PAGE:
3 Insights That Will Help You Lead a Successful Front-end Training

Updated: Apr 25

You may face a challenge of teaching other people frontend engineering more than once in your career or in your company’s lifespan, be it a rapidly scaled team, mass-hiring, or your teammates who decided to pursue that next horizontal growth opportunity.

If you have multiple learners, the chances are high that you’ll have a diverse group lined up to enter the frontend world — a mix of last-year students, junior devs, and engineers with years of experience in other domains.

Why teaching frontend development is not easy?

The frontend is a multi-tech discipline that is very different from classic backend techs, like Java. The trainees’ success comes with a number of steps. Firstly, they need to get fluent in HTML, CSS and JavaScript, and learn how the technologies interact with each other. They also need to understand the pros and cons of different approaches. For example, CSS and JS may be equally good at solving a problem, but particular downsides for the architecture or scalability may prevent using one of them. Once your learner feels comfortable with the core, they can dive into the depth of JavaScript’s asynchronous prototype-based programming paradigm that does the magic utilizing only one thread. Having the basics covered, we have just scratched the surface, as there’s a whole world of frontend ecosystem that evolves at an enormous pace. We have not touched the server side yet, with Node.js and other tools. There is a lot of tools and skills to learn (and thus to teach), and it’s overwhelming when you don’t know where to start and how to keep your trainee going. However, it is doable. You can start with the three methods that we have assembled after many trials and errors:

1. Define goals, not resources The frontend syllabus is usually quite obvious and there are many good learning sources out there. Yet, it is not easy to put together and maintain the universal list of recommended resources. Most people have their favorites — blog posts, videos, and courses that they believe to explain the material in a perfect way. However, the majority of those resources become obsolete in less than 6 months which is really fast. If only there was a way to keep these recommended items up to date… and there is one! Define only high-level goals — that list of things that a person should know by the end of a training phase, accompanied by the important topics that help navigate in that certain area — and a trainee will cope with finding matching material themselves (like, Google it). For example, these may be the goals for learning HTML.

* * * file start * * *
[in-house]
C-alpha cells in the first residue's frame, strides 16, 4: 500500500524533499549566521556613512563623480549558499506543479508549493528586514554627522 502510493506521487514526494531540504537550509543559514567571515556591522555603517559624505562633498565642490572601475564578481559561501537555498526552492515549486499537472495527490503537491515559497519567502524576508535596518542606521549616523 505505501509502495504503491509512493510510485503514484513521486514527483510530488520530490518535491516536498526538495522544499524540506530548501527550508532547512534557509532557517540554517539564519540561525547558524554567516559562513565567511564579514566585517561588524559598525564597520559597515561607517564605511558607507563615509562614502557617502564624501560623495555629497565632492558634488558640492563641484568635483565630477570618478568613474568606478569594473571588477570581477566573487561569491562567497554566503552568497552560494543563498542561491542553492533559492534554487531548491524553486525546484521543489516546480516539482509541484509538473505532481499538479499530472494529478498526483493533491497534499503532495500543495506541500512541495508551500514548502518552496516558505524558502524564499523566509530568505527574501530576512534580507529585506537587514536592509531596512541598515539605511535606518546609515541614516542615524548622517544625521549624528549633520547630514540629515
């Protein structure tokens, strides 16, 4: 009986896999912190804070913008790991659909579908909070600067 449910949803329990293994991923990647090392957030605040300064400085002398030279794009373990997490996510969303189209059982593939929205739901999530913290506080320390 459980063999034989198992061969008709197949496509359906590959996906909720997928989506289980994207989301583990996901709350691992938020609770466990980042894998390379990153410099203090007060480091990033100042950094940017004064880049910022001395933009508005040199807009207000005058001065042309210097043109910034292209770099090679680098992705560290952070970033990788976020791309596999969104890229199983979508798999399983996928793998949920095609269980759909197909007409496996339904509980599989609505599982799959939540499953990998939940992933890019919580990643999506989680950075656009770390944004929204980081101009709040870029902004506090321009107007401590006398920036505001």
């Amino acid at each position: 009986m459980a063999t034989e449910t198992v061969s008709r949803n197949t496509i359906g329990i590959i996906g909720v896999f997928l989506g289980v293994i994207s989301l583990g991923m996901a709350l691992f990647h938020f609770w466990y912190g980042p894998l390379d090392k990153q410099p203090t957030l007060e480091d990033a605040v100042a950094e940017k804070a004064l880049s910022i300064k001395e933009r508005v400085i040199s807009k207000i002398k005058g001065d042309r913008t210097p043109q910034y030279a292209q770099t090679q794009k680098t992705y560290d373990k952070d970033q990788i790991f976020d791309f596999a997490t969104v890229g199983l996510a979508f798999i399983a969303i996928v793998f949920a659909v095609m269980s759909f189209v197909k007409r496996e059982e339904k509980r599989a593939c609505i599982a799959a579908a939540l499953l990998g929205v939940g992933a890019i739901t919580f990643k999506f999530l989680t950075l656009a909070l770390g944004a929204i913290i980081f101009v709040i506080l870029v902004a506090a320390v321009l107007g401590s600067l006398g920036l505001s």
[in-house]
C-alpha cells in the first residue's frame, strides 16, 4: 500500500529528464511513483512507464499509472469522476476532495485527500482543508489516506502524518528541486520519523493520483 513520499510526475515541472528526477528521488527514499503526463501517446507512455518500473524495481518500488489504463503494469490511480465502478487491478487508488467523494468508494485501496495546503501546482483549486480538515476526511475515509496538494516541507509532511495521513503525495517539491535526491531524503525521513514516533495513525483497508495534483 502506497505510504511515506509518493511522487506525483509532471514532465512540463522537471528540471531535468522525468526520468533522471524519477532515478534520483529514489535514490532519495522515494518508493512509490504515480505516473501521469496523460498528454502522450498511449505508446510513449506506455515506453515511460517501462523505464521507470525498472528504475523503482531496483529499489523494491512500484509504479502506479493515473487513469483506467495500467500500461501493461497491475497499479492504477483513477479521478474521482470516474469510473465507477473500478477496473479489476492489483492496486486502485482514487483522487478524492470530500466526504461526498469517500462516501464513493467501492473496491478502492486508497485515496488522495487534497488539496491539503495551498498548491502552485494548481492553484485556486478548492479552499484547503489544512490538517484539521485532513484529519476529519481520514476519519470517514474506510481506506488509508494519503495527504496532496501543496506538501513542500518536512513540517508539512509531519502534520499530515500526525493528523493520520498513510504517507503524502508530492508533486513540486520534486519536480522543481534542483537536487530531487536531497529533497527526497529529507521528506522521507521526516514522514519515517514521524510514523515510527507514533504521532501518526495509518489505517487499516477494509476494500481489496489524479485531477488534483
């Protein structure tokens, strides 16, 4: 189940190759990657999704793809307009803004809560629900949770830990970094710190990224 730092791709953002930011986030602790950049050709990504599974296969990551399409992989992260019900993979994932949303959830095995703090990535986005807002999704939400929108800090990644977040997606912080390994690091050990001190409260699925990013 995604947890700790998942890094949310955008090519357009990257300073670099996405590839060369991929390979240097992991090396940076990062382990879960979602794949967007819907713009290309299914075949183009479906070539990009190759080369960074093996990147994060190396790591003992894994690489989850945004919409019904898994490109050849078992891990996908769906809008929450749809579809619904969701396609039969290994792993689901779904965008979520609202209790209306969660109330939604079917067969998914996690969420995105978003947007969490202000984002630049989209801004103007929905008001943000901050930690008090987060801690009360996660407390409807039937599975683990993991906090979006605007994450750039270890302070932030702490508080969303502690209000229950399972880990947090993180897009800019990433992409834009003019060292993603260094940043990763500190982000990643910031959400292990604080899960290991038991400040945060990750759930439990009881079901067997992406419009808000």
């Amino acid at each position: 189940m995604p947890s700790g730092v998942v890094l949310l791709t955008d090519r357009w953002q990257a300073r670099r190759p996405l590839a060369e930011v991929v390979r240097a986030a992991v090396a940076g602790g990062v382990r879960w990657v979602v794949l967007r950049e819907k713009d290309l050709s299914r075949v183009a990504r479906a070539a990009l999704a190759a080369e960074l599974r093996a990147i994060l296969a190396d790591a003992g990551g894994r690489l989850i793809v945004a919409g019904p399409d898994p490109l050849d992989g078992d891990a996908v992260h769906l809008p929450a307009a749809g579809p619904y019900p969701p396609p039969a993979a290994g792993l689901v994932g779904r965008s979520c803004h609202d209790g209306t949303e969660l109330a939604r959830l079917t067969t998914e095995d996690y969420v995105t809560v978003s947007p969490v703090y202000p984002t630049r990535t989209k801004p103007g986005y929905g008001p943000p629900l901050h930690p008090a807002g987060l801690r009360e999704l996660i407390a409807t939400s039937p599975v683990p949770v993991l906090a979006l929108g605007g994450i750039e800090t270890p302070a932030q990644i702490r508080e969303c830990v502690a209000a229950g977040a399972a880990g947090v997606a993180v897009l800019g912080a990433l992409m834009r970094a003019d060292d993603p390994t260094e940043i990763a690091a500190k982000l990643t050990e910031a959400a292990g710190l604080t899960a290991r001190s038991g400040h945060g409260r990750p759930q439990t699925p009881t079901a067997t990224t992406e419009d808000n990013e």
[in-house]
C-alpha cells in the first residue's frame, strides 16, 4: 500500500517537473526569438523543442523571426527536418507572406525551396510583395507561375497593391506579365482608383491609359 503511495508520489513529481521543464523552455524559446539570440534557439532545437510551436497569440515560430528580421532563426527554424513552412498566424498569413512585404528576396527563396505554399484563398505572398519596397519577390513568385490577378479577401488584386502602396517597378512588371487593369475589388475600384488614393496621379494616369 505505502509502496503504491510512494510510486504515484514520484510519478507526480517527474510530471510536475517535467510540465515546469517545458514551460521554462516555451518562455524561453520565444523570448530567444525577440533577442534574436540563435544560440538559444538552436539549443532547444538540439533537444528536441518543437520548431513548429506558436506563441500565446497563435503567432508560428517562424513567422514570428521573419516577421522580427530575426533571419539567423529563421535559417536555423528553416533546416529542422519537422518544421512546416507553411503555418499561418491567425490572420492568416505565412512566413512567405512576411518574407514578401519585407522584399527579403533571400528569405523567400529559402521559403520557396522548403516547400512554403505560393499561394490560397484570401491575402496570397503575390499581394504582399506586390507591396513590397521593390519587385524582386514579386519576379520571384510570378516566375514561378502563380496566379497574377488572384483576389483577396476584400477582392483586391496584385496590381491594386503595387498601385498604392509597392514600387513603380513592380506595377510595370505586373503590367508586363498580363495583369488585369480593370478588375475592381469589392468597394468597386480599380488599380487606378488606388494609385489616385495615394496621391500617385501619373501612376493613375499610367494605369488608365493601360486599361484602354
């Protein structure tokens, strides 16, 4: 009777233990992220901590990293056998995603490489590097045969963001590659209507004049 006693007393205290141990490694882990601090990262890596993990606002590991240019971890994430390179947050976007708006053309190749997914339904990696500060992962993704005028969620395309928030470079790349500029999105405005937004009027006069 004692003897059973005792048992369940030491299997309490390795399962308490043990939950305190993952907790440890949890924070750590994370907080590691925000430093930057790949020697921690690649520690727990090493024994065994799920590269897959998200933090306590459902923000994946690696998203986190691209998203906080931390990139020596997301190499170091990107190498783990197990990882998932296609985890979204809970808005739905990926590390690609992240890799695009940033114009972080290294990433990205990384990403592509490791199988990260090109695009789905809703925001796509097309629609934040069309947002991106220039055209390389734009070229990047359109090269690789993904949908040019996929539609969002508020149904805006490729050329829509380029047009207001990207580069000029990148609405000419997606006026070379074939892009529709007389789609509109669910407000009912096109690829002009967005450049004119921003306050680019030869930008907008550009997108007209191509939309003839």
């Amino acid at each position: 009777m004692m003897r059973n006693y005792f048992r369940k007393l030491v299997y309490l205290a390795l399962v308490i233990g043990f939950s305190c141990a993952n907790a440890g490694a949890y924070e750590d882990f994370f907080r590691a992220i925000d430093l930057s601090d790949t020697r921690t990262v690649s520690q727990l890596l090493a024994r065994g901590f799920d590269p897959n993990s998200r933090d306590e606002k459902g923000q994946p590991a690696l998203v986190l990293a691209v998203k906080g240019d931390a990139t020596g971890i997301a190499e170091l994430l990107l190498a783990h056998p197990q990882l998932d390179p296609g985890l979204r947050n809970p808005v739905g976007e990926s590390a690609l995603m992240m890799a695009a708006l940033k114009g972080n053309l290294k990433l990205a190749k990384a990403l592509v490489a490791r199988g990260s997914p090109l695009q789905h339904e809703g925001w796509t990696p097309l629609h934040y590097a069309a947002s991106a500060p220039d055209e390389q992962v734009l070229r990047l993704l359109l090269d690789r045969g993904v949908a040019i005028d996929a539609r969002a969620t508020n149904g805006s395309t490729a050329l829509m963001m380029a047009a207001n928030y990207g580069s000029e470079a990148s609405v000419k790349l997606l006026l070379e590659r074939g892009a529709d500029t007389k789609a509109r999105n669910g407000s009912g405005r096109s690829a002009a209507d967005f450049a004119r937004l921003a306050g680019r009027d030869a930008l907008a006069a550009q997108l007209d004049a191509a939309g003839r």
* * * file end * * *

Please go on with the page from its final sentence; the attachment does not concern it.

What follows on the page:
2. Offer controlled practice Reading and watching does not guarantee understanding. Applying the acquired knowledge is crucial for learning. Prepare hands-on activities to help people verify their understanding on their own. Let’s say your trainees learned about the element positioning that may be handled via CSS layout modes (block, inline, table, and positioned), and a newer CSS Flexbox and CSS Grid layout modules. Have them apply their new knowledge in a near-to-the-fields challenge. For instance, ask them to implement a sticky header and footer with a two column layout using each of the techniques. It will take some time to complete the exercise, but the learner will get an insight of multiple CSS properties and will benefit from real-world experience in a safe learning environment.

3. Assign a mentor Last but not least, an essential part of learning is having feedback from the mentor. He or she can assist the learning process by asking questions that validate the understanding of the material, and, what’s more important, can identify the gaps in trainee’s knowledge, and help to fill them in.

These three ideas, among others, helped us to create a FED Training Kit that covers the first two aspects — setting goals and practice. We use this collection of learning materials for frontend developers (FEDs) to train people with different backgrounds and expertise.

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Must-read for any software engineer

Amazing blog article based on years of experience in software engineering, teams, etc. Less experienced people will see a lot of wisdom and may be save you from some issues in future. More experienced